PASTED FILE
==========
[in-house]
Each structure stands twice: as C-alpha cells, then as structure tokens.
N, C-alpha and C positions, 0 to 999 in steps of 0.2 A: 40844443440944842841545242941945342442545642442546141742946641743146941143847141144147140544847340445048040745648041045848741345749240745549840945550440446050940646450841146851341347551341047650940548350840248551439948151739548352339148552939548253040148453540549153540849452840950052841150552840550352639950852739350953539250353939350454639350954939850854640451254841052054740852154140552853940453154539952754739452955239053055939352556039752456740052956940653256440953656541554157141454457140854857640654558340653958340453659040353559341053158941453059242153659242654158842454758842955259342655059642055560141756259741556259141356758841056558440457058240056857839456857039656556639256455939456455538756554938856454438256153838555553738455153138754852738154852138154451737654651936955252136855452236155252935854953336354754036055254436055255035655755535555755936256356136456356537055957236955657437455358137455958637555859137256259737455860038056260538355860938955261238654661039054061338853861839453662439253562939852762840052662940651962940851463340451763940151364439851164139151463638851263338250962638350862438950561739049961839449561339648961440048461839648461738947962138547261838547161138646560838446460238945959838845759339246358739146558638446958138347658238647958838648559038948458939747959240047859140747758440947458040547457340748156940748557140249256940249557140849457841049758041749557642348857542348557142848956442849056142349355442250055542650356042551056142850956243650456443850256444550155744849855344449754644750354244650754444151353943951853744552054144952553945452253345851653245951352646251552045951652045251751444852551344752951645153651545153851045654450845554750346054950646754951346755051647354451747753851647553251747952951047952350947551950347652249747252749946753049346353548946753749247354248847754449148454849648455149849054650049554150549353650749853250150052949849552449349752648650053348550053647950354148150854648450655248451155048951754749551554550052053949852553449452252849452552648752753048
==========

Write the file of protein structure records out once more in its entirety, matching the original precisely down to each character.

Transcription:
[in-house]
Each structure stands twice: as C-alpha cells, then as structure tokens.
N, C-alpha and C positions, 0 to 999 in steps of 0.2 A: 40844443440944842841545242941945342442545642442546141742946641743146941143847141144147140544847340445048040745648041045848741345749240745549840945550440446050940646450841146851341347551341047650940548350840248551439948151739548352339148552939548253040148453540549153540849452840950052841150552840550352639950852739350953539250353939350454639350954939850854640451254841052054740852154140552853940453154539952754739452955239053055939352556039752456740052956940653256440953656541554157141454457140854857640654558340653958340453659040353559341053158941453059242153659242654158842454758842955259342655059642055560141756259741556259141356758841056558440457058240056857839456857039656556639256455939456455538756554938856454438256153838555553738455153138754852738154852138154451737654651936955252136855452236155252935854953336354754036055254436055255035655755535555755936256356136456356537055957236955657437455358137455958637555859137256259737455860038056260538355860938955261238654661039054061338853861839453662439253562939852762840052662940651962940851463340451763940151364439851164139151463638851263338250962638350862438950561739049961839449561339648961440048461839648461738947962138547261838547161138646560838446460238945959838845759339246358739146558638446958138347658238647958838648559038948458939747959240047859140747758440947458040547457340748156940748557140249256940249557140849457841049758041749557642348857542348557142848956442849056142349355442250055542650356042551056142850956243650456443850256444550155744849855344449754644750354244650754444151353943951853744552054144952553945452253345851653245951352646251552045951652045251751444852551344752951645153651545153851045654450845554750346054950646754951346755051647354451747753851647553251747952951047952350947551950347652249747252749946753049346353548946753749247354248847754449148454849648455149849054650049554150549353650749853250150052949849552449349752648650053348550053647950354148150854648450655248451155048951754749551554550052053949852553449452252849452552648752753048